“Veterinary Students – We Need YOU!”

October 20, 2018 02:18 PM
 
Veterinary students at the U.S. Animal Health Association annual meeting are hearing a clear message: The profession needs young people, and those who enter the field have unlimited opportunities.

Veterinary students at the U.S. Animal Health Association (USAHA) annual meeting in Kansas City, Mo., heard a clear message at the student  luncheon held on Saturday: The profession needs young people, and those who enter the field have unlimited opportunities. The luncheon is co-sponsored by USAHA and the American Association of Veterinary Laboratory Diagnosticians (AAVLD).

USAHA Student luncheon
Student luncheon attracts dozens of aspiring veterinarians at the U.S. Animal Health Association meeting, being held in Kansas City, Mo., through next Wednesday.

The luncheon for students began seven or eight years ago, with just four students. This year, more than 60 eager, interested young people filled the room, along with industry professionals who openly shared their knowledge with students.

Amanda Anderson, a first-year student in the College of Veterinary Medicine at Iowa State University, from Algona, Iowa, says she’s “always wanted to be a vet.” Her dad was a veterinarian so Amanda spent lots of time riding with him as he called on farmers and took care of animals.

Juli Henderson from Wisconsin was looking at wildlife management but decided to pursue a degree in veterinary medicine instead. Aislinn Ophoff, a second-year vet student from Hudson, Wisconsin, grew up in a household focused on human health: Her brother is about to graduate from med school, her mom is a nurse and her dad works for Abbott doing cardiac research. She and Henderson also are students at Iowa State University.

Offering Encouragement
Valerie Ragan has been a champion of the program, and actually brought those first four students to USAHA. She is with the Virginia-Maryland College of Veterinary Medicine’s Center for Public and Corporate Veterinary Medicine, and her passion for students is evident.

Ragan was obviously pleased with the turnout, and thanked the many state veterinarians who were in the room to visit with students.

Barb Determan and Valerie Ragan
Barb Determan, president of the USAHA from Early, Iowa, welcomes students to the luncheon while Valerie Ragan looks on.

Broad Spectrum of Careers
Dr. Jack Shere, Deputy Administrator and Chief Veterinary Officer of USDA's Veterinary Services (VS), told students "the timing is right" for them because so many staff members are nearing retirement.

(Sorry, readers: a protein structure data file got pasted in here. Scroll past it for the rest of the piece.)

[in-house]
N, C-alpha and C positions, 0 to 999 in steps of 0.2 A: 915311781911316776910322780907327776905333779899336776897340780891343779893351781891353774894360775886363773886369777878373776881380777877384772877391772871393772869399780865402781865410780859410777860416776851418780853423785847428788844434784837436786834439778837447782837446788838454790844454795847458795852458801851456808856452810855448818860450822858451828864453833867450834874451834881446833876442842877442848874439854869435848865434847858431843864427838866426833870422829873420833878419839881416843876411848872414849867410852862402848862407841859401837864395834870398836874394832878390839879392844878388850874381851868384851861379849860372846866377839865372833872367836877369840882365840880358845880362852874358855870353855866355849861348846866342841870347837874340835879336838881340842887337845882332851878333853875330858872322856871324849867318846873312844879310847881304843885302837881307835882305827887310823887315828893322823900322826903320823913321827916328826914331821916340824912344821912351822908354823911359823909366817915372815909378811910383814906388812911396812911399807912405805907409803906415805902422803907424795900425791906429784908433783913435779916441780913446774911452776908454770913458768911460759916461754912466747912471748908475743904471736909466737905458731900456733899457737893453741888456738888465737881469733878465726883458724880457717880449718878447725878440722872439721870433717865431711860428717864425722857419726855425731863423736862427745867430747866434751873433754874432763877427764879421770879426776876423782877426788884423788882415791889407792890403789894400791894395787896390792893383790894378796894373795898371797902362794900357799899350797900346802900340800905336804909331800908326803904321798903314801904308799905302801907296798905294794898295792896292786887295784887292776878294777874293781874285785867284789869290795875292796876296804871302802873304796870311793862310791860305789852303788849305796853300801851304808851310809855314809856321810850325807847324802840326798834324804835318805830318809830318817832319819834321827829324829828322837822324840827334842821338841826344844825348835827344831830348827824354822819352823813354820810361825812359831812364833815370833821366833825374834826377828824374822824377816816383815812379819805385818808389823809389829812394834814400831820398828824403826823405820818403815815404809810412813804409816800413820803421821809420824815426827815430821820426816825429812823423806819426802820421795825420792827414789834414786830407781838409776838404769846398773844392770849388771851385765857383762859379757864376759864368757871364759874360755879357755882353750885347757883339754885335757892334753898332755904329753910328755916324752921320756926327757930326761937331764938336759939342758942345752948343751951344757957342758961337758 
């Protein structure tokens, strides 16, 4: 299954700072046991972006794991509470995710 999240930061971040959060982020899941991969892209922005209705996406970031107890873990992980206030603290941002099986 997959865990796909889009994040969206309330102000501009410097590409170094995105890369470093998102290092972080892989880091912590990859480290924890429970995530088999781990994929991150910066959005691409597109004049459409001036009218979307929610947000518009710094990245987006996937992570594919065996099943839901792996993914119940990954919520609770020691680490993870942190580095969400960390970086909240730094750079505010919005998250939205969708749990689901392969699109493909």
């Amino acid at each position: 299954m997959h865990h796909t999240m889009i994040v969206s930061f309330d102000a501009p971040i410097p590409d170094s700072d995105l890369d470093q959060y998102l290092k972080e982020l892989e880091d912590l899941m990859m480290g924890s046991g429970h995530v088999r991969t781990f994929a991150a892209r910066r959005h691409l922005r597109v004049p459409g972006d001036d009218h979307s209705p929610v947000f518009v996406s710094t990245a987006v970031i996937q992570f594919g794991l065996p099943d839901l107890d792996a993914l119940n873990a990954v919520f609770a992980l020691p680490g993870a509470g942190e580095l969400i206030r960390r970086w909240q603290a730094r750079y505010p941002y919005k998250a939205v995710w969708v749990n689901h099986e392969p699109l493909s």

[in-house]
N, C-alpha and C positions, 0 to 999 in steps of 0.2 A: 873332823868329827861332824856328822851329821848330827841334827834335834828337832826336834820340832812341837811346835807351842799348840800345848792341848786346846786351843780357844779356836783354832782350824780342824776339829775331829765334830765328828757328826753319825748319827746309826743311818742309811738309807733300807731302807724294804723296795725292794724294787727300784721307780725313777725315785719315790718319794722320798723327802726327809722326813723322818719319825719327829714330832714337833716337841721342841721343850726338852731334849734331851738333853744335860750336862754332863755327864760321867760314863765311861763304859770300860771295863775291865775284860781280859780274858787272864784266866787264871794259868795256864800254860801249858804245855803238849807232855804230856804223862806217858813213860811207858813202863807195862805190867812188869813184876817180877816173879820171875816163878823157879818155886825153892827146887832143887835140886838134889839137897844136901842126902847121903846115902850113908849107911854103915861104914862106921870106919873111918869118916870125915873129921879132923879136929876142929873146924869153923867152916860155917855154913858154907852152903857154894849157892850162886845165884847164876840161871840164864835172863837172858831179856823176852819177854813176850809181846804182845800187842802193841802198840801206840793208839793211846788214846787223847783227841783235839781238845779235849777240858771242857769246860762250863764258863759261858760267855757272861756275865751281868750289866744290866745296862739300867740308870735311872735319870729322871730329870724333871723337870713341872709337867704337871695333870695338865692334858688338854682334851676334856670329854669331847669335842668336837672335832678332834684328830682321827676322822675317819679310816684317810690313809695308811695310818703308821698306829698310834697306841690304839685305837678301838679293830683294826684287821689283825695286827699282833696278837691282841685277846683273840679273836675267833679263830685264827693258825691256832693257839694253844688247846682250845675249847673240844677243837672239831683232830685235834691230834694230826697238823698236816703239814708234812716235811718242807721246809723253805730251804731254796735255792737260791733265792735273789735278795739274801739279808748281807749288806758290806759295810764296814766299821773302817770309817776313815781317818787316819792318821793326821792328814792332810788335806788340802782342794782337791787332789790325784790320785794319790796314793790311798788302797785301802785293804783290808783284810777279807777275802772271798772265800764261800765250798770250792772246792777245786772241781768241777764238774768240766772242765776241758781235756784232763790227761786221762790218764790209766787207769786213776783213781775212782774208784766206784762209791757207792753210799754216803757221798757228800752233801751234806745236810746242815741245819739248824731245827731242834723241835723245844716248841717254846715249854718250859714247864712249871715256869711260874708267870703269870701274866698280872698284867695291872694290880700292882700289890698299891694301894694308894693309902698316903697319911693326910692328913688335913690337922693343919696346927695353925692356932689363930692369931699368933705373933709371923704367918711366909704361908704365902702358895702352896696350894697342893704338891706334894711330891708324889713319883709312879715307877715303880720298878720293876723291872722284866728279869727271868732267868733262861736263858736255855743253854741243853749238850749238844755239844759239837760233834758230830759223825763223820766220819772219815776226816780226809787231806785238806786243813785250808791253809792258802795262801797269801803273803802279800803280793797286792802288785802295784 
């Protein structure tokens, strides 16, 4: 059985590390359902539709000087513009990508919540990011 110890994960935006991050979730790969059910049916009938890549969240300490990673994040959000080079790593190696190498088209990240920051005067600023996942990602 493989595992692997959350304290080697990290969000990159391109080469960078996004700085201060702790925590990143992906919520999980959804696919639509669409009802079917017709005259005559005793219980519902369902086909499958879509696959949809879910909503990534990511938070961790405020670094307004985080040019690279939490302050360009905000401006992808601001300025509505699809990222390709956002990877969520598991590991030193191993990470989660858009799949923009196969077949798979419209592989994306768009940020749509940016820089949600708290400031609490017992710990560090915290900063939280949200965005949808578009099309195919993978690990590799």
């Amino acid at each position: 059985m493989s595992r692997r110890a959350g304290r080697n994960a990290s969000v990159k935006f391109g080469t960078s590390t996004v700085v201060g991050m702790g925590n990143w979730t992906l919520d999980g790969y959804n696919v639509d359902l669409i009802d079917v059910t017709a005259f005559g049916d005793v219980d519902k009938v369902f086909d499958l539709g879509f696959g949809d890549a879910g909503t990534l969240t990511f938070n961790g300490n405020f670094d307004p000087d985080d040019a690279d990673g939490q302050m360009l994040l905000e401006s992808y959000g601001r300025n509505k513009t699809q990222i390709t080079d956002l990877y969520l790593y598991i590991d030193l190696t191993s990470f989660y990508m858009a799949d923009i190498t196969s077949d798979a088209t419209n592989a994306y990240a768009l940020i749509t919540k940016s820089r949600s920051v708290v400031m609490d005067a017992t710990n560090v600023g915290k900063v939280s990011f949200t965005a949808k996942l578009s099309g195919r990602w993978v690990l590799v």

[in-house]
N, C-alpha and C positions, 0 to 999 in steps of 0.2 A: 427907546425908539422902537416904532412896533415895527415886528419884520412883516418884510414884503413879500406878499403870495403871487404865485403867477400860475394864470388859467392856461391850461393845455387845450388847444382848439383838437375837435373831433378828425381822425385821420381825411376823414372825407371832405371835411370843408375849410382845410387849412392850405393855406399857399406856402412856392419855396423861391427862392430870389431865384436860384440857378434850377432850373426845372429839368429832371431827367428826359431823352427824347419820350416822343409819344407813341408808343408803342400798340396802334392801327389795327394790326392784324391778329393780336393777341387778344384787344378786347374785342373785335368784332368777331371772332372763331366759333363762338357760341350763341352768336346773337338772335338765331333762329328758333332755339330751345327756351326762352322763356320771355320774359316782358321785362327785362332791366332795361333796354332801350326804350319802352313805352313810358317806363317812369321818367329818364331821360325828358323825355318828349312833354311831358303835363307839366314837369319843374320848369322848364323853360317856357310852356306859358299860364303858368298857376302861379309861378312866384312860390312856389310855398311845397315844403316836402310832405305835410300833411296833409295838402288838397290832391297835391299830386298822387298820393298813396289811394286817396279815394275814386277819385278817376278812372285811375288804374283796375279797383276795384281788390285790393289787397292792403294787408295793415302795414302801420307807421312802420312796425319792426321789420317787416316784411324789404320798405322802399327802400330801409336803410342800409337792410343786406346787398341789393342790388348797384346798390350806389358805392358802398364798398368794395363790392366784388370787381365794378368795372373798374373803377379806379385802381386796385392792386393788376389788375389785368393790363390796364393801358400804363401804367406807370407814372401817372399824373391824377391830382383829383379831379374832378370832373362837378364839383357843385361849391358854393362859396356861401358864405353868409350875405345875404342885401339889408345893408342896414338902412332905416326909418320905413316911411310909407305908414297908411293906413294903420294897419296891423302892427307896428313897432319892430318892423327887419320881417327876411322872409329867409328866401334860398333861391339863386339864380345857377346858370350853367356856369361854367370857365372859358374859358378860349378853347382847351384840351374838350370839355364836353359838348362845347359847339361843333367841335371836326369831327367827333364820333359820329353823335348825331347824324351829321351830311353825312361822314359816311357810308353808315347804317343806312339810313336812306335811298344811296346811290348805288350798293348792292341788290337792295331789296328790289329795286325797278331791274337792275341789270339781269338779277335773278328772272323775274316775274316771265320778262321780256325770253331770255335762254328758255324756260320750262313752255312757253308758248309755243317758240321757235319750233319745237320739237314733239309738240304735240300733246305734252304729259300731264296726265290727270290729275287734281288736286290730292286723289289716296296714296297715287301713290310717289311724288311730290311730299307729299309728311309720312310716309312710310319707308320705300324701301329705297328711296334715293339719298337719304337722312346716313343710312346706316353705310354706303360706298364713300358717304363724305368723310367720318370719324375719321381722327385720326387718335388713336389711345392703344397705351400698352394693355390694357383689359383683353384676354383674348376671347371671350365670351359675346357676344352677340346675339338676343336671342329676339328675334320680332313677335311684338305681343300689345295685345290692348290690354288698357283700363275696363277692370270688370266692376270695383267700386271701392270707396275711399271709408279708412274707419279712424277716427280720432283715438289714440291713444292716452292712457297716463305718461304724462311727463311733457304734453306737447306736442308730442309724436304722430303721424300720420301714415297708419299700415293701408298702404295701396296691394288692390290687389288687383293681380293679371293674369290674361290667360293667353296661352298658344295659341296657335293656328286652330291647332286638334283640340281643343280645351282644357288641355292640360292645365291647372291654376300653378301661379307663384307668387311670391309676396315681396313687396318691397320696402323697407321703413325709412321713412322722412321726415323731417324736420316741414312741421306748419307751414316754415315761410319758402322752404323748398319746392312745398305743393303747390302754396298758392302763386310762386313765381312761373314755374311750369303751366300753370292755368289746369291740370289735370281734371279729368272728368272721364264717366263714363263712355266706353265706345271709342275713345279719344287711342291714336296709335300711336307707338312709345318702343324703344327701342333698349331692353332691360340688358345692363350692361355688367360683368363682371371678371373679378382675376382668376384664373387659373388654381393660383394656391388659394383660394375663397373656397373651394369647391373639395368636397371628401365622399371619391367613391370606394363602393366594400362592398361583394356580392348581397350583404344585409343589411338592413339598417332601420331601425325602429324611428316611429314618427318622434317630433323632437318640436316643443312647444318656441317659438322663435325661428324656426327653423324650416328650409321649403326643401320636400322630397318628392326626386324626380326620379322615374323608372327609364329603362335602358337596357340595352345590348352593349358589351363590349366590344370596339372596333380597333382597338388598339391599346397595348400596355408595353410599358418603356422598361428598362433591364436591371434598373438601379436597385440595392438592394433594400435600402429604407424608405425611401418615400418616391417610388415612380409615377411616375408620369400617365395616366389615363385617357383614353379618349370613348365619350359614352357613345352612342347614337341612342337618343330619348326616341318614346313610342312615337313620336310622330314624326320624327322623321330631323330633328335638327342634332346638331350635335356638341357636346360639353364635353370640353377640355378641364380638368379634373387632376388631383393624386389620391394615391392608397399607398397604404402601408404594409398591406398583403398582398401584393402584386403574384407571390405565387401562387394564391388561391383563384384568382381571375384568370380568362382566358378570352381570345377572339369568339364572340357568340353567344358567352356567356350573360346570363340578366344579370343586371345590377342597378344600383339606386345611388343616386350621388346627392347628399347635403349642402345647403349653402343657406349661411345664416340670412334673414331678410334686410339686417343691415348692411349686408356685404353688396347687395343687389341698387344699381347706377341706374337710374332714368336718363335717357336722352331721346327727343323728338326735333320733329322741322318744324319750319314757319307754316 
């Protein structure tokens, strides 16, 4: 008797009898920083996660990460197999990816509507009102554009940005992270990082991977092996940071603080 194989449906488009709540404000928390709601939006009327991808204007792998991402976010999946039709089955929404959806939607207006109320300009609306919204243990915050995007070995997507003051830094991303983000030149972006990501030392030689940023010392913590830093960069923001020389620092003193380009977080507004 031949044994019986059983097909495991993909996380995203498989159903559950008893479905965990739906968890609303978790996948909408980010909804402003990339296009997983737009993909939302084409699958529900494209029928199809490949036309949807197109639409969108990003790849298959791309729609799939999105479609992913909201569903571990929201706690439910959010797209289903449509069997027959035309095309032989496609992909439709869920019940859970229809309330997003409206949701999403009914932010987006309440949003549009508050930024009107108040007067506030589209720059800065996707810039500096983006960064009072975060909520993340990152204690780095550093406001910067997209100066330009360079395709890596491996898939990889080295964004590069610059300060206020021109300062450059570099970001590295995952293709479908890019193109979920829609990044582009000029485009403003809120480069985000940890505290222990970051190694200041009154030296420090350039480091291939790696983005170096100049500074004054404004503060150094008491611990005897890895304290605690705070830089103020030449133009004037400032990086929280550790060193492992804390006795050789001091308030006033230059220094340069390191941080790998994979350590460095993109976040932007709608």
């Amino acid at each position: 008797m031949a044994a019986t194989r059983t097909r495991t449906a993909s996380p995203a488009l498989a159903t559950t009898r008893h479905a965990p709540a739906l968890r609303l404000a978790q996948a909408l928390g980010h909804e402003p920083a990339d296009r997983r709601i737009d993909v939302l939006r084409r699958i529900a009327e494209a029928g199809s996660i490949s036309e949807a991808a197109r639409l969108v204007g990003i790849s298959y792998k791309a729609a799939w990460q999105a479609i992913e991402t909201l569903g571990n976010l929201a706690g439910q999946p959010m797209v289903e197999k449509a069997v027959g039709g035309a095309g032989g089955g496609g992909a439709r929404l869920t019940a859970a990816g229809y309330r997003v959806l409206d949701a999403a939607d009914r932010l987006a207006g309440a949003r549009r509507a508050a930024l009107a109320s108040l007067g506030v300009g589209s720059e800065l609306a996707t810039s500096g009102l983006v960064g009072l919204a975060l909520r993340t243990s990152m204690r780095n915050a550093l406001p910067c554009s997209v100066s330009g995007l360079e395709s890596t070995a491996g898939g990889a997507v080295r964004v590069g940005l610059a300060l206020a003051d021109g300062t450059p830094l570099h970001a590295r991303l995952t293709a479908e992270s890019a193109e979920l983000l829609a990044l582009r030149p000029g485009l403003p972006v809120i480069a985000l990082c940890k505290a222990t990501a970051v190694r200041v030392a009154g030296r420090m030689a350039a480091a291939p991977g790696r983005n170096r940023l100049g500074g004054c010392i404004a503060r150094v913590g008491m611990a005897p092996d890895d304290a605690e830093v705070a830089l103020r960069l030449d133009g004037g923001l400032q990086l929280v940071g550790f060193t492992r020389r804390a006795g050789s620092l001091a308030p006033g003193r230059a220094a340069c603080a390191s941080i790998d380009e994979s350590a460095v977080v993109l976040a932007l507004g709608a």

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Dr. Jack Shere

“Fifty-five percent of my leadership can walk out the door, so we do need you and we’re ready to get you on board,” he says. “You will be the replacements for the people leaving diagnostic labs, government veterinary roles and private practice.”

Shere finished vet school “a few years ago,” he said he used to think going into practice was the only thing a graduate could do, but that’s not the case anymore. Veterinarians can enter many different complementary fields, including government positions.

He’s traveled to all 50 states and many countries during his tenure with USDA, he told students.

"Make yourself useful to the organization you work for, and that organization will work for you," he said. "You're just starting and there's a lot more ahead for you."

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Dr. Monique Eloit

Dr. Monique Eloit, Director General of the World Organization for Animal Health, also spoke with the students.

“We need people in the field,” she said, pointing out the many opportunities that are possible on the local, state, national and international level.

USAHA and AAVLD sponsor a number of travel stipends for students to attend the meeting.

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Comments

 
Spell Check

zack
central, IL
10/22/2018 08:52 AM
 

  I'll never understand how they expect young people to get into this field with the huge amount of loans they will have once finishing school. I would of loved to be a vet but never could have taken out so many loans and not everyone can receive scholarships. I feel like the money is a major barrier for some of otherwise passionate prospective students.

 
 
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